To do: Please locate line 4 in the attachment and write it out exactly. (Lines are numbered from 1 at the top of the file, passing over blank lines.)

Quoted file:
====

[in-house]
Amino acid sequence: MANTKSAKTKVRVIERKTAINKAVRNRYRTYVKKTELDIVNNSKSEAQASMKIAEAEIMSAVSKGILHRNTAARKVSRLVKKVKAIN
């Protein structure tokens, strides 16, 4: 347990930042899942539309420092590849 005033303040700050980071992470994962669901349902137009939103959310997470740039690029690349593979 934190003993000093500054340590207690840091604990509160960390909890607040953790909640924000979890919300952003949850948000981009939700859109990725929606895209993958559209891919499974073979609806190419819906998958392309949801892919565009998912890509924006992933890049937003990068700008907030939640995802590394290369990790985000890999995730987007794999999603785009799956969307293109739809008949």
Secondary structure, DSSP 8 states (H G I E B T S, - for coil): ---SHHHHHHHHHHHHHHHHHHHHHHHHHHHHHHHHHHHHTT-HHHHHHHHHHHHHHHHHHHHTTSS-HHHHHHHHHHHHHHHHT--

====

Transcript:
Secondary structure, DSSP 8 states (H G I E B T S, - for coil): ---SHHHHHHHHHHHHHHHHHHHHHHHHHHHHHHHHHHHHTT-HHHHHHHHHHHHHHHHHHHHTTSS-HHHHHHHHHHHHHHHHT--